When The Killing Dormant Giant Awakes (1)

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Much ado has been made in recent years about the active supervolcano that resides underneath Yellowstone National Park in Wyoming but should we be prepping for it?

Is the killing dormant giant really sleeping? Is a cataclysmic supereruption possible or even probable in the near future? For that matter, is a volcanic eruption all that we should be concerned about?

If leaving aside Yellowstone, how many of us are prepared to survive a volcanic eruption?

The Yellowstone Supervolcano is located beneath the Yellowstone Caldera in the northwest corner of Wyoming. A caldera is simply a depression left in the earth from the eruption of a volcano. Think of it as a sinkhole; when the magma erupts from the earth, the land is going to sink because there’s nothing left underneath to hold it up.

The size of the caldera is huge – it measures about 45 miles by 34 miles. The size of the actual magma cove that currently lies a few miles underneath the Yellowstone Plateau is about 2.5 times as big as scientists had previously thought. It’s about 50 miles long and about 12 miles wide and the mass fills about 960 cubic miles underneath the earth. In other words, it’s long, wide and deep.

The location of the cove isn’t stationary but that’s not because the cove itself moves; the North American Plate lies about it and moves west southwest over the hotspot. This movement is so slow that it’s irrelevant to our concerns except as a means to track its historical activity.

Only about 6-8% of the magma cove is molten rock but that’s still a lot of lava! Scientists say that this proportion of lava is much too low to cause another supereruption soon, but that’s not all that we should be concerned about.

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Is the Giant Really Sleeping?

Though there have only been 3 major supereruptions in the history of the volcano, it’s always active to some degree. It’s the source of the geysers in the park and also creates more than 1000 earthquakes per year, most of which are under magnitude 3.0, which is the level at which we can actually feel them. Still, they’re a regular occurrence.

Non-explosive and less explosive eruptions have happened since the last “big one” but it’s been about 70,000 years since a lava flow incident and about 150,000 years since an explosive eruption occurred. In the scheme of things, that’s fairly recent.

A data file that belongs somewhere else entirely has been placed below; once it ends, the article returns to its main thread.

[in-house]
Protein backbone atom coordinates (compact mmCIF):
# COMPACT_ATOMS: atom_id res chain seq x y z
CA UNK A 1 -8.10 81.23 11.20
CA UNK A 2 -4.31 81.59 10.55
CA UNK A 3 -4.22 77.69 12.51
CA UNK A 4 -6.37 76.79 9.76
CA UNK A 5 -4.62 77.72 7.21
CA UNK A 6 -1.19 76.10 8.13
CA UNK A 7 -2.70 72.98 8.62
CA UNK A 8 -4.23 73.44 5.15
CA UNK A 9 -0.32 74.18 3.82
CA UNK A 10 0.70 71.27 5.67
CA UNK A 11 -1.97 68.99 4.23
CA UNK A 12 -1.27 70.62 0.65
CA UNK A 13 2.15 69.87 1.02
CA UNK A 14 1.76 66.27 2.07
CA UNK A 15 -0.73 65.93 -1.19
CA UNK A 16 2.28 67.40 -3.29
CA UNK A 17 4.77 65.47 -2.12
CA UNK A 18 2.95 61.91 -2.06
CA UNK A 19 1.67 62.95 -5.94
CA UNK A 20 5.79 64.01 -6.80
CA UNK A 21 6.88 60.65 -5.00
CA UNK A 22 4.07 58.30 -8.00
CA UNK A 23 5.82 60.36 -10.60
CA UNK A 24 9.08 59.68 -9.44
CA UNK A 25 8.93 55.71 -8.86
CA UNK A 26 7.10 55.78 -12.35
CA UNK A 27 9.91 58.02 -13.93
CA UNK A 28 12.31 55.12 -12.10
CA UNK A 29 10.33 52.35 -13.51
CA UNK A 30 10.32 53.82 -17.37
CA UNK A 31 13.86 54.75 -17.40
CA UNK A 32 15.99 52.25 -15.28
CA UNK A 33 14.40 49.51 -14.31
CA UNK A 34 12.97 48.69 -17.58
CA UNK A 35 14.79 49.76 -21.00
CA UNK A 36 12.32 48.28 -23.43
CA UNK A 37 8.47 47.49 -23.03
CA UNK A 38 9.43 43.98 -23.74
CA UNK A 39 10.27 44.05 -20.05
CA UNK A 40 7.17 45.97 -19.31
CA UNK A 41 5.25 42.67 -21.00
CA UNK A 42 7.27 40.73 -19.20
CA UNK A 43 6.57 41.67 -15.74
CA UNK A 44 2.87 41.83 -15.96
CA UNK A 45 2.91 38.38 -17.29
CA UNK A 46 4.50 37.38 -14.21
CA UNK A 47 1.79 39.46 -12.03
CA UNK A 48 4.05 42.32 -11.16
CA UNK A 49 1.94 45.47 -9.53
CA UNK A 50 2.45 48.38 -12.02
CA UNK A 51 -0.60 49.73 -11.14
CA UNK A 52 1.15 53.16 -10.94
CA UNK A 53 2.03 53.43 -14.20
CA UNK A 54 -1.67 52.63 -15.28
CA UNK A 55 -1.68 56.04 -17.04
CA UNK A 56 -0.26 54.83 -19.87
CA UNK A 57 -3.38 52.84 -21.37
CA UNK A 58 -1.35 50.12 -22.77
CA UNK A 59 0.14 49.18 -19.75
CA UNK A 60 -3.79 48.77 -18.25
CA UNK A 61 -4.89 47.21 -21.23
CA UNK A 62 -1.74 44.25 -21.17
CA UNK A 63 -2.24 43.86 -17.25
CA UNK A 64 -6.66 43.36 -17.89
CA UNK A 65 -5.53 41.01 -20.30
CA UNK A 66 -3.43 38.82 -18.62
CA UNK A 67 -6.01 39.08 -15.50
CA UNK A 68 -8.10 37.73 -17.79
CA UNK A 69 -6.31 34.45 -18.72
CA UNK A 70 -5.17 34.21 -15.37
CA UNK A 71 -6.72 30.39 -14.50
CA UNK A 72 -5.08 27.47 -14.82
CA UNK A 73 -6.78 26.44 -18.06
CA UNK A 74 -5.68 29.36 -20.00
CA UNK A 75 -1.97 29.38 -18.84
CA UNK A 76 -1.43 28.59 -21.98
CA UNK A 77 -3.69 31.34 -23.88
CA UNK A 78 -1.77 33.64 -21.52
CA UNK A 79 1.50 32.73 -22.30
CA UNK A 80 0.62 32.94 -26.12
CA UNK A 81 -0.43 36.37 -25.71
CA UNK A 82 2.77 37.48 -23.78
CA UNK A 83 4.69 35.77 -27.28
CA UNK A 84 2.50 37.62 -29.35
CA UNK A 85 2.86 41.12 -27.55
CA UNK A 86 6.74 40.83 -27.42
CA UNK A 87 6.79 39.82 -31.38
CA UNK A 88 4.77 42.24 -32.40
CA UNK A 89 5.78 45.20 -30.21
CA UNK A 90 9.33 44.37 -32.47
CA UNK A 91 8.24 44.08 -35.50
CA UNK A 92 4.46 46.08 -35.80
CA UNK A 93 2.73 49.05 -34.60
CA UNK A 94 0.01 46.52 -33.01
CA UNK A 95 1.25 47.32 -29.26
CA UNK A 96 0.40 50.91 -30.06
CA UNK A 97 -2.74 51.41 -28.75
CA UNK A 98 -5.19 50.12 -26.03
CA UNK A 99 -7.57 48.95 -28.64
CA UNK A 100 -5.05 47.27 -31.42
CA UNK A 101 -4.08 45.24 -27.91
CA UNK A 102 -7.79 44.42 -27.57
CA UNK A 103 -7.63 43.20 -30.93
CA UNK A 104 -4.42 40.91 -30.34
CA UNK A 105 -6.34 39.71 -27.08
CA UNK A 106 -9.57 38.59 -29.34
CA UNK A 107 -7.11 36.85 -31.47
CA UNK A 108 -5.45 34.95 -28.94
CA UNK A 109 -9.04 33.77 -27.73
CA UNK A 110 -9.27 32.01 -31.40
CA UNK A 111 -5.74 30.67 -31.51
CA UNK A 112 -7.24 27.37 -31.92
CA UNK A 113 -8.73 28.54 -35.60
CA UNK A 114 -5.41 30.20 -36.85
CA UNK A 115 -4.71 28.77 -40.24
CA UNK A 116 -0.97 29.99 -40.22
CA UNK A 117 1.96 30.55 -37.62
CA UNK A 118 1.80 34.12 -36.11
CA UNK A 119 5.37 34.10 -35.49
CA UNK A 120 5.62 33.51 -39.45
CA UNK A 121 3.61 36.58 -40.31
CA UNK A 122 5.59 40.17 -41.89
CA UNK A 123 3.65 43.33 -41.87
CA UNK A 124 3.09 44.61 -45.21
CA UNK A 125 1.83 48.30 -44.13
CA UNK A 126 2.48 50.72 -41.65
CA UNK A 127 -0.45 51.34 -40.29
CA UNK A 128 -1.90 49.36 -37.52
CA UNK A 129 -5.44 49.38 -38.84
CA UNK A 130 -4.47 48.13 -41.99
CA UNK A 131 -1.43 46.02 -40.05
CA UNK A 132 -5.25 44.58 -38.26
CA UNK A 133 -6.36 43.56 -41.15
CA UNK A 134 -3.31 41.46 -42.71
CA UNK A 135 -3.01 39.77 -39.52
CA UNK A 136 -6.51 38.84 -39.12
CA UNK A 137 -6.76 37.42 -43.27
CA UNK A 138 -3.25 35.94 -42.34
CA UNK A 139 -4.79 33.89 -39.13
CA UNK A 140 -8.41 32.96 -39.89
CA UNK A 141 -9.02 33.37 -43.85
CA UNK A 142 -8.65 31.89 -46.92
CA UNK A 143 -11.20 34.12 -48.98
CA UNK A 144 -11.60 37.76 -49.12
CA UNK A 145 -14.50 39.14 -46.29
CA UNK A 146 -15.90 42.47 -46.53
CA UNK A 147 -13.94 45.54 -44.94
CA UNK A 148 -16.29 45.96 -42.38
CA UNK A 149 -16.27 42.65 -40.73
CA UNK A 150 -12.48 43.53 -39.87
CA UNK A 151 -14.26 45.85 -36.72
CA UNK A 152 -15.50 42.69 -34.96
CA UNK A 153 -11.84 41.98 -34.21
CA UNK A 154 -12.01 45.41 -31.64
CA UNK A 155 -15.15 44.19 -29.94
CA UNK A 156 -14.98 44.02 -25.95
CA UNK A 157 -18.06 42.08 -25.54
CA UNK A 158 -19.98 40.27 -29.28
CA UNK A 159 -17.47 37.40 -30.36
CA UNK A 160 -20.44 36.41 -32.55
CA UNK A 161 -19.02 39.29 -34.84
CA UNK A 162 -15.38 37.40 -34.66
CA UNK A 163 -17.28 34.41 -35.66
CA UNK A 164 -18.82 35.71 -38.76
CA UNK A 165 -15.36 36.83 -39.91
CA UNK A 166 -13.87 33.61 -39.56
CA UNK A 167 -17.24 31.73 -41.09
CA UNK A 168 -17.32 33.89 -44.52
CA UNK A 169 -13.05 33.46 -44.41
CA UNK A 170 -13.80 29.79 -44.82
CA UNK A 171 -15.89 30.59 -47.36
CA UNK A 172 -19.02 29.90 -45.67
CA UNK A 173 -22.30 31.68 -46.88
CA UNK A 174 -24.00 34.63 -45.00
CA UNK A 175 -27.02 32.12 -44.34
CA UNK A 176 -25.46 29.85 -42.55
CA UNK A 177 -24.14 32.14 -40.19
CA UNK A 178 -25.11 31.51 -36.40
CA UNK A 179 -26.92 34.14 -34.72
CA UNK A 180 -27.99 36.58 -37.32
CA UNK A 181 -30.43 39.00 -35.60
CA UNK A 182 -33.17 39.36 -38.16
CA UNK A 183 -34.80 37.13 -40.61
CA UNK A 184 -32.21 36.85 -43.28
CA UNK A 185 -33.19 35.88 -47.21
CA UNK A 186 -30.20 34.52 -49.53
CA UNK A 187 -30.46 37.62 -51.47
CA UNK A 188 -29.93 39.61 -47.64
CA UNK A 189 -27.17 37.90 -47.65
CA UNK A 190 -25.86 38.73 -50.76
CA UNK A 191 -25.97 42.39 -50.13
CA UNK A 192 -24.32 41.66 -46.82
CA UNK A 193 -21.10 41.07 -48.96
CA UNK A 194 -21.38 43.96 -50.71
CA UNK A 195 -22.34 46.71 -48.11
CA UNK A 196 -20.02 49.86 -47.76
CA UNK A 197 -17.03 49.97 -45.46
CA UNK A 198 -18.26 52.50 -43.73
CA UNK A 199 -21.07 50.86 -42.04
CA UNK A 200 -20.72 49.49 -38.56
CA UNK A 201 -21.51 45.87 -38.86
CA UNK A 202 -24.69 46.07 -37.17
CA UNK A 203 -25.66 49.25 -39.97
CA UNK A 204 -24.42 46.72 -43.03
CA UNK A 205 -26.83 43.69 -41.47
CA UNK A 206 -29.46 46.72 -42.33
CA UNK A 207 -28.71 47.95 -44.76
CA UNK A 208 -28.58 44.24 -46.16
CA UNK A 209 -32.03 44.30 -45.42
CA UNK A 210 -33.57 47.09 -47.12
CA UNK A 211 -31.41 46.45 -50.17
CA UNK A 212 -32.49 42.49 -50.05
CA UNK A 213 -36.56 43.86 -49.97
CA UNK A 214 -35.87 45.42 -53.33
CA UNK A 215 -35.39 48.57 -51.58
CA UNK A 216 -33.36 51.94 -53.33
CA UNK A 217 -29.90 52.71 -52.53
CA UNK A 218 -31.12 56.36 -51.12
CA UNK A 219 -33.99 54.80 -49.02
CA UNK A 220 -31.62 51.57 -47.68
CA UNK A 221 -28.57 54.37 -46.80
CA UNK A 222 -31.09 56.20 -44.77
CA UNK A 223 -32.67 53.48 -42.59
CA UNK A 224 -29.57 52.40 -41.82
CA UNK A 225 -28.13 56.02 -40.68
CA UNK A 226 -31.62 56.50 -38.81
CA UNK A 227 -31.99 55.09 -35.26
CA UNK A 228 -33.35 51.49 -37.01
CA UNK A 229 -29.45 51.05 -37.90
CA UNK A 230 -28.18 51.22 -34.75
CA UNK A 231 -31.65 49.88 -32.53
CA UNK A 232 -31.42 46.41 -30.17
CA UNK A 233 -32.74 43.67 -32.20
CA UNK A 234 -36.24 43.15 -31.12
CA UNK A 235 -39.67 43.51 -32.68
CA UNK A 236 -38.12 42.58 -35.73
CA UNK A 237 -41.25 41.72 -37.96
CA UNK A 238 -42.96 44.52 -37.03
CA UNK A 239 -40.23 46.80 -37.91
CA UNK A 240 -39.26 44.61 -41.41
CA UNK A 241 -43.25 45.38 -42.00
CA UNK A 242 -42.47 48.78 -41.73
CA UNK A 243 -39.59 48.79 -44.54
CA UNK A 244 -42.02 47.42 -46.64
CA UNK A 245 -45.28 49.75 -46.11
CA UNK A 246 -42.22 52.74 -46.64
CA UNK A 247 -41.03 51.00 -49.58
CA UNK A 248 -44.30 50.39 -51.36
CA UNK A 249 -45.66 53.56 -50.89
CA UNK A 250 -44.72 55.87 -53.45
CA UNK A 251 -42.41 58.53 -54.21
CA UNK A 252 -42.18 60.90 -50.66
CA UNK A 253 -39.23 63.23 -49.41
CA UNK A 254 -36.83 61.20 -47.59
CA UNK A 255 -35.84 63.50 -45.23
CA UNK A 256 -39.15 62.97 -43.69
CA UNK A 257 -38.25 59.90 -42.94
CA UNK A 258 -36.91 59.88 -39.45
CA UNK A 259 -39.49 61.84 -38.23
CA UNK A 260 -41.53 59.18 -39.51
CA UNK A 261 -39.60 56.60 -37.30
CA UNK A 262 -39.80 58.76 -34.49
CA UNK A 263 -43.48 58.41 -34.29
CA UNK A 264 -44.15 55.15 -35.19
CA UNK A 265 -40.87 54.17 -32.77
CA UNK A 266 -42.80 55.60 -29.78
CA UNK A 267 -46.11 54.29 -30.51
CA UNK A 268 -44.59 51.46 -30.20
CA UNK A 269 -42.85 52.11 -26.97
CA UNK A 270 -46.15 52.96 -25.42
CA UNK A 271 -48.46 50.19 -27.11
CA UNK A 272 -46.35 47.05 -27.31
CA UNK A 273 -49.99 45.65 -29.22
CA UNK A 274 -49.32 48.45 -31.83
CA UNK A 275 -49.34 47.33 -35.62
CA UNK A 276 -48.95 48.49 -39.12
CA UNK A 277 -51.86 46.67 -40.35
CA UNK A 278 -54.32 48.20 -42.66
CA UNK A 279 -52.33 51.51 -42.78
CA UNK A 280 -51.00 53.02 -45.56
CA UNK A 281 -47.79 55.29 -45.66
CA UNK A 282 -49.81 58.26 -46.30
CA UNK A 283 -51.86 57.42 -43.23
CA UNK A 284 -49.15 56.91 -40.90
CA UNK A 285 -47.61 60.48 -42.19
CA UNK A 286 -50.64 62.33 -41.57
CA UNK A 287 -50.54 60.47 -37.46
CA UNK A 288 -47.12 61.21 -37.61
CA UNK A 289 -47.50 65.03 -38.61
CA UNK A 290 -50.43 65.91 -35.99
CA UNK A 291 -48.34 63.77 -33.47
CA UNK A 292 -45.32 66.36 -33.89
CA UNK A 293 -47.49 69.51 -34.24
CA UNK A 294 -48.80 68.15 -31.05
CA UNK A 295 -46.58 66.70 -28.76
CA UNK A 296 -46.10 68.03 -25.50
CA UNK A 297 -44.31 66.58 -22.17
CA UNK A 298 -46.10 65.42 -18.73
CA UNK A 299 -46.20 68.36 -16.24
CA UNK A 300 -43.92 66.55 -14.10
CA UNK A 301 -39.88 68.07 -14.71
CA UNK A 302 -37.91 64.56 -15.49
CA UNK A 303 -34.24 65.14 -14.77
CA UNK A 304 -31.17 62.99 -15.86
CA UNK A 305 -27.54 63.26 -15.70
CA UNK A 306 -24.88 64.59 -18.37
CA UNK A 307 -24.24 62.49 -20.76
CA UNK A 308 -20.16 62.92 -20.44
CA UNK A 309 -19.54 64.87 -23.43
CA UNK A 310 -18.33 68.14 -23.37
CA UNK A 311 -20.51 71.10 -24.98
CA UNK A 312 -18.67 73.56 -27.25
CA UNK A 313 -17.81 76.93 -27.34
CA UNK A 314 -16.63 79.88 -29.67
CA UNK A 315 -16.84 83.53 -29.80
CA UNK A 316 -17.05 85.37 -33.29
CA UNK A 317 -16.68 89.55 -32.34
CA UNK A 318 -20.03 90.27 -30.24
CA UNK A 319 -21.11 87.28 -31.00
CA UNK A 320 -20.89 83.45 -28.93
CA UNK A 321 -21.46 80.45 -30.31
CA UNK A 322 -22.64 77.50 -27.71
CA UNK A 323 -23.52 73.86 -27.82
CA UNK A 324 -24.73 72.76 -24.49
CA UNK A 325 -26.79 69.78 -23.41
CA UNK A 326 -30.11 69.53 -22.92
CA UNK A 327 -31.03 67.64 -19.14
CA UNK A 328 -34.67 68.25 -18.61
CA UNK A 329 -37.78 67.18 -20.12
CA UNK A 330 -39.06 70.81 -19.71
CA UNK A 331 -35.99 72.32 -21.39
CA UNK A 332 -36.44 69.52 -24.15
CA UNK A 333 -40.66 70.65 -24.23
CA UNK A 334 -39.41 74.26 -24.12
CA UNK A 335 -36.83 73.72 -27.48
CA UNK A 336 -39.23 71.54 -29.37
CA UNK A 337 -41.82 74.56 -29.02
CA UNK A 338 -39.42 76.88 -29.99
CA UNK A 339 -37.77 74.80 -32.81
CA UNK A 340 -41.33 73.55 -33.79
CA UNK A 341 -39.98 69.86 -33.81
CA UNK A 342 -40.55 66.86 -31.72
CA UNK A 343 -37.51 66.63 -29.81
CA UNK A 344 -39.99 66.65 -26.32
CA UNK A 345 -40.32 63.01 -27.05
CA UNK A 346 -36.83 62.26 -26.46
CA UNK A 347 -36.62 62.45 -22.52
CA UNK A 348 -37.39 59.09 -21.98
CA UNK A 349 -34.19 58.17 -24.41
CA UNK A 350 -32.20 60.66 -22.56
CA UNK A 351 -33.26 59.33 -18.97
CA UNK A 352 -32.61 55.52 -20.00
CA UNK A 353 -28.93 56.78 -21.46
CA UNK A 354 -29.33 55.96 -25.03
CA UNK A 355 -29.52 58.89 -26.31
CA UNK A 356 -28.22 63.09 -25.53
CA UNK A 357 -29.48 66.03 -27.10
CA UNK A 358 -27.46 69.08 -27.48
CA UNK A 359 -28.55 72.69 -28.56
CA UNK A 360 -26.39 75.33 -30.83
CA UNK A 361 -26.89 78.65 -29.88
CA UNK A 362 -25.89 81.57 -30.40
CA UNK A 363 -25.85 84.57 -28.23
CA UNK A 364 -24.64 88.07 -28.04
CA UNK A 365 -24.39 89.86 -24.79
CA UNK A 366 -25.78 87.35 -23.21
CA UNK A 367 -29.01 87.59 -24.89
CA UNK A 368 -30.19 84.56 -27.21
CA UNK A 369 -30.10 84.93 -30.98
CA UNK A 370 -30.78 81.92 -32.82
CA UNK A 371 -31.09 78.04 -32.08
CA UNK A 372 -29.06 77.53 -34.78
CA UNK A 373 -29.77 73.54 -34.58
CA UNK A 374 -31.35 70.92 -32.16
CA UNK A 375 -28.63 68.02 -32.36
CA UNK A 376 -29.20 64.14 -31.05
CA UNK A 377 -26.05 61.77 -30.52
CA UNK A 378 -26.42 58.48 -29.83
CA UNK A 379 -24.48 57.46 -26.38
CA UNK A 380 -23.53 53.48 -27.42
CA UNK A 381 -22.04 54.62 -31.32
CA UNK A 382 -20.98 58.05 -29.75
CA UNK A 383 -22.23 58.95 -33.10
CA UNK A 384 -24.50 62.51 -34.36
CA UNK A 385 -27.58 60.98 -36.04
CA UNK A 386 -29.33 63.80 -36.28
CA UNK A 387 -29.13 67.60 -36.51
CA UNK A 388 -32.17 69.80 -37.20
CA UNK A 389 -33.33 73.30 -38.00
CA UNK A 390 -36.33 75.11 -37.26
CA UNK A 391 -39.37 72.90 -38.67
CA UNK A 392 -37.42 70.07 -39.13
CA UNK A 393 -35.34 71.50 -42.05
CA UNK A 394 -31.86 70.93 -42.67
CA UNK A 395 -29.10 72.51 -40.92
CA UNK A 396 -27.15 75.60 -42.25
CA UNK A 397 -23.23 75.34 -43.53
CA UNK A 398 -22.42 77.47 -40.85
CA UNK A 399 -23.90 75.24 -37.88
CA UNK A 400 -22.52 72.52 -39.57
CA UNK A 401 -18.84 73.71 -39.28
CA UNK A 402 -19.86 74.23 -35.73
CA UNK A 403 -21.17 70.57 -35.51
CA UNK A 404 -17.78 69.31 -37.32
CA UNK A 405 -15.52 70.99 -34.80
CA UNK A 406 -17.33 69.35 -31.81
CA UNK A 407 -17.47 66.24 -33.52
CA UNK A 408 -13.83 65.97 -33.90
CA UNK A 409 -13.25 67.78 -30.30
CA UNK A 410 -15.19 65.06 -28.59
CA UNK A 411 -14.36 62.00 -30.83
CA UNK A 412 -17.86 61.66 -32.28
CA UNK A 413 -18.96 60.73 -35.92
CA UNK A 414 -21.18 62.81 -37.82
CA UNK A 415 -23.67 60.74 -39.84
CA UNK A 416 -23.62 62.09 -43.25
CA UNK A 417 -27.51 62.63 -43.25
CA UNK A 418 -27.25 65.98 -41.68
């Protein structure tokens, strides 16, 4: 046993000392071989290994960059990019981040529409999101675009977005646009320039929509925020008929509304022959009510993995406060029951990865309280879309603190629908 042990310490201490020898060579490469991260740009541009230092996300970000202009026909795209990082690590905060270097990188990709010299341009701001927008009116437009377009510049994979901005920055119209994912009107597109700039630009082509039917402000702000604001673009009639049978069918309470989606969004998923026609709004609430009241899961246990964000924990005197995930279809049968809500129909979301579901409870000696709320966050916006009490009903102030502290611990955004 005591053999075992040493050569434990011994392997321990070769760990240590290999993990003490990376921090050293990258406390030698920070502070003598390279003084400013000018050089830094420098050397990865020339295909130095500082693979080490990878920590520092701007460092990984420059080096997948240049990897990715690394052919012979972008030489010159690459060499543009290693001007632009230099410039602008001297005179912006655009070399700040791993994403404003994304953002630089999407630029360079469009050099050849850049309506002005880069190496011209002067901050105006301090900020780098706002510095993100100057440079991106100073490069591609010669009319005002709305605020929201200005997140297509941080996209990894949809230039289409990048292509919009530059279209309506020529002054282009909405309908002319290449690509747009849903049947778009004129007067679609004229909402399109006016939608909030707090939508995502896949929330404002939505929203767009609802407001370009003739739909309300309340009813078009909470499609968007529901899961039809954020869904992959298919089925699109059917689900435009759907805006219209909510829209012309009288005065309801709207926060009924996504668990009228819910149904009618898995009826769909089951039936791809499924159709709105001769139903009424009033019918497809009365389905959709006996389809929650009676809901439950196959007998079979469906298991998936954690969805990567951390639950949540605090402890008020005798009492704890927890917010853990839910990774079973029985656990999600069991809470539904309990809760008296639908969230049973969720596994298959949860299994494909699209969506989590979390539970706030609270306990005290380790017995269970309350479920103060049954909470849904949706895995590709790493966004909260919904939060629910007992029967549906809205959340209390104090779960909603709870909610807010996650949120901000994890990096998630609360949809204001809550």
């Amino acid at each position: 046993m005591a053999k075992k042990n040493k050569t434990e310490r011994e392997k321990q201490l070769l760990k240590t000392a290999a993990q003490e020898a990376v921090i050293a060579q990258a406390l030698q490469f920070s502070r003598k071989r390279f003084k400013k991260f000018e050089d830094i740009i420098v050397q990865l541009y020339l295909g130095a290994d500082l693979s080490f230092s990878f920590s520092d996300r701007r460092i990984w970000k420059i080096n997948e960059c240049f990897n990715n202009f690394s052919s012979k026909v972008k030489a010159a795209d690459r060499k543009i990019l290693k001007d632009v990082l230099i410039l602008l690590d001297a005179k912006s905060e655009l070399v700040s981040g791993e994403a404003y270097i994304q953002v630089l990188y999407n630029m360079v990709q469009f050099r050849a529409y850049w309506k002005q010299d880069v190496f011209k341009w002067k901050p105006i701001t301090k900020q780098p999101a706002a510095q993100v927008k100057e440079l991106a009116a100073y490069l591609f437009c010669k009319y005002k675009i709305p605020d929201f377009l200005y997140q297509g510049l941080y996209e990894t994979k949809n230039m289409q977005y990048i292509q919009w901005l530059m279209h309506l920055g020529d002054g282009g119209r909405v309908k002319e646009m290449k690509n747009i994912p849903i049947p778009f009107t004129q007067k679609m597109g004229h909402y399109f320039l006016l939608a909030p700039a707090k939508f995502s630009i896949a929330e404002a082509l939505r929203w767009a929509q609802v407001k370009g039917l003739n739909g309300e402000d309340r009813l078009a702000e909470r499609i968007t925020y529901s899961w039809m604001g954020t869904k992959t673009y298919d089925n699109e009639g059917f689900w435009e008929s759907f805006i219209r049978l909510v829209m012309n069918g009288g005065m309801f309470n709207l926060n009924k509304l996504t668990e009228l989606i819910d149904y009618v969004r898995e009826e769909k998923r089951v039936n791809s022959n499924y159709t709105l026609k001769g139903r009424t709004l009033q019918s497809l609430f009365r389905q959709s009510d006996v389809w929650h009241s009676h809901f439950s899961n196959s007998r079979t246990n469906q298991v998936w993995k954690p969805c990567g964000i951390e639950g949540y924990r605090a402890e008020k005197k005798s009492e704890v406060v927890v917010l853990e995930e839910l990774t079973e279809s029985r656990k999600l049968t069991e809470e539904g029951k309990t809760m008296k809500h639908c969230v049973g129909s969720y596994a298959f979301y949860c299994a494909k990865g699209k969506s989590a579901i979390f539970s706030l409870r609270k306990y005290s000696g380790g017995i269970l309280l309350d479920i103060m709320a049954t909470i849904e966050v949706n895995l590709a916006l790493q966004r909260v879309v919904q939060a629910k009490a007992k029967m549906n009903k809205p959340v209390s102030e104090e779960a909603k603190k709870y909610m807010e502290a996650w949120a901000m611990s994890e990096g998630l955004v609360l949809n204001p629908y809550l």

The first supereruption of the Yellowstone Volcano in its current location was the biggest and happened about 2.1 million years ago. It formed the Island Park Caldera and the Huckleberry Ridge Tuff, and produced 2500 times the amount of ash that the most recent Mount St. Helens eruption did!

{adinserter usf}The second supereruption occurred 1.3 million years ago and created the Henry’s Fork Caldera and the Mesa Falls Tuff, and was the smallest of the three. The third, and second largest, eruption happened 640,000 years ago, and formed the Yellowstone Caldera as well as the Lava Creek Tuff. It ejected 240 cubic miles of dust, rock and ash into the air.

In addition to the three supereruptions, there was another eruption about 174,000 years ago that created West Thumb Lake in the park.

The Yellowstone hotspot is ancient, though. Remember that the North American Plate shifts over it so the activity in Yellowstone isn’t the only place that it’s been active. The first caldera attributed to the hotspot is in southwest Central Yukon in Canada and is thought to be about 70 million years old.

The trail of calderas and overlapping volcanic fields attributed to the Yellowstone hotspot extends from there through the Nevada/Oregon border, the Snake River and finally to the current location in Yellowstone. It’s not a recent development for sure and not likely to go away soon.

The Unpredictable Eruption

There are several ways that scientists monitor the Yellowstone Volcano: they look at geyser activity, earthquakes and also the rise and fall of the terrain of Yellowstone Plateau. As the magma in the cove changes pressure, the land actually rises or sinks.

This change is typically fairly regular, with an average rise of about 0.6 inches per year, nut between 2004 and 2008, though, it rose nearly 3 inches each year. As a matter of fact, it increased by a whopping 8 inches at the White Lake GPS station. This surge in rise decreased by late 2009 according to the US Geological Survey and has since returned to “normal”.

What was it all about though? Was the volcano issuing a warning or was it just a fluke or a one-time thing?

According to scientists, it wasn’t necessarily a sign of anything but the statement that they issued from the Yellowstone Volcano Observatory wasn’t particularly comforting. They “see no evidence that another such cataclysmic eruption will occur at Yellowstone in the foreseeable future. Recurrence intervals of these events are neither regular nor predictable.”

Great. In other words, nobody knows what’s going to happen or when it’s going to blow.